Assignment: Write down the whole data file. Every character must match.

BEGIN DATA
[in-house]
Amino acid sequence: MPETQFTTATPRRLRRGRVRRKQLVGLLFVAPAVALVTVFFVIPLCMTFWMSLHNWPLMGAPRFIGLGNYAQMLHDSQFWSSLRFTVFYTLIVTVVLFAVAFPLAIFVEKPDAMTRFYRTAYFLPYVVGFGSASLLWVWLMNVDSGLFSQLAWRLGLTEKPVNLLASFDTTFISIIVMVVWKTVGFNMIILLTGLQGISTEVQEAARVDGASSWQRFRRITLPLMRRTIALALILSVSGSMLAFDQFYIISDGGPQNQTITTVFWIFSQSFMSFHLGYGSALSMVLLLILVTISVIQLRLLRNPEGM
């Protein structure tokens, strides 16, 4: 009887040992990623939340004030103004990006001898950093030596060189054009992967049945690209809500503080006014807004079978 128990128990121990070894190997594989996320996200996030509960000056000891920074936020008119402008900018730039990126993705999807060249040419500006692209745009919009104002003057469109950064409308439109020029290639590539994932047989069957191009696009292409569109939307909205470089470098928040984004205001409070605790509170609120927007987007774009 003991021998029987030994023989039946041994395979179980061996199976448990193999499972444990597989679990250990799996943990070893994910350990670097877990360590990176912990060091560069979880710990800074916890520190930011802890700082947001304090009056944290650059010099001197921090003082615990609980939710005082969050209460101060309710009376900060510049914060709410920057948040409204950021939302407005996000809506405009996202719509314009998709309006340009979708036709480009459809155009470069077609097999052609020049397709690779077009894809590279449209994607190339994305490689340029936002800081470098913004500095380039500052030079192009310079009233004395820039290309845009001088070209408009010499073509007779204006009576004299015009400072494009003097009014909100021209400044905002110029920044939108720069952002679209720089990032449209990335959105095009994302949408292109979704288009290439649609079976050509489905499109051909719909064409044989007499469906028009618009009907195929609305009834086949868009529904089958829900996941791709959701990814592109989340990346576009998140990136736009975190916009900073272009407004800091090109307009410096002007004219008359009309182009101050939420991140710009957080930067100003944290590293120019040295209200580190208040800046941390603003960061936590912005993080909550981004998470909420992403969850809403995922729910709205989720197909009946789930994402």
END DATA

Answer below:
[in-house]
Amino acid sequence: MPETQFTTATPRRLRRGRVRRKQLVGLLFVAPAVALVTVFFVIPLCMTFWMSLHNWPLMGAPRFIGLGNYAQMLHDSQFWSSLRFTVFYTLIVTVVLFAVAFPLAIFVEKPDAMTRFYRTAYFLPYVVGFGSASLLWVWLMNVDSGLFSQLAWRLGLTEKPVNLLASFDTTFISIIVMVVWKTVGFNMIILLTGLQGISTEVQEAARVDGASSWQRFRRITLPLMRRTIALALILSVSGSMLAFDQFYIISDGGPQNQTITTVFWIFSQSFMSFHLGYGSALSMVLLLILVTISVIQLRLLRNPEGM
């Protein structure tokens, strides 16, 4: 009887040992990623939340004030103004990006001898950093030596060189054009992967049945690209809500503080006014807004079978 128990128990121990070894190997594989996320996200996030509960000056000891920074936020008119402008900018730039990126993705999807060249040419500006692209745009919009104002003057469109950064409308439109020029290639590539994932047989069957191009696009292409569109939307909205470089470098928040984004205001409070605790509170609120927007987007774009 003991021998029987030994023989039946041994395979179980061996199976448990193999499972444990597989679990250990799996943990070893994910350990670097877990360590990176912990060091560069979880710990800074916890520190930011802890700082947001304090009056944290650059010099001197921090003082615990609980939710005082969050209460101060309710009376900060510049914060709410920057948040409204950021939302407005996000809506405009996202719509314009998709309006340009979708036709480009459809155009470069077609097999052609020049397709690779077009894809590279449209994607190339994305490689340029936002800081470098913004500095380039500052030079192009310079009233004395820039290309845009001088070209408009010499073509007779204006009576004299015009400072494009003097009014909100021209400044905002110029920044939108720069952002679209720089990032449209990335959105095009994302949408292109979704288009290439649609079976050509489905499109051909719909064409044989007499469906028009618009009907195929609305009834086949868009529904089958829900996941791709959701990814592109989340990346576009998140990136736009975190916009900073272009407004800091090109307009410096002007004219008359009309182009101050939420991140710009957080930067100003944290590293120019040295209200580190208040800046941390603003960061936590912005993080909550981004998470909420992403969850809403995922729910709205989720197909009946789930994402």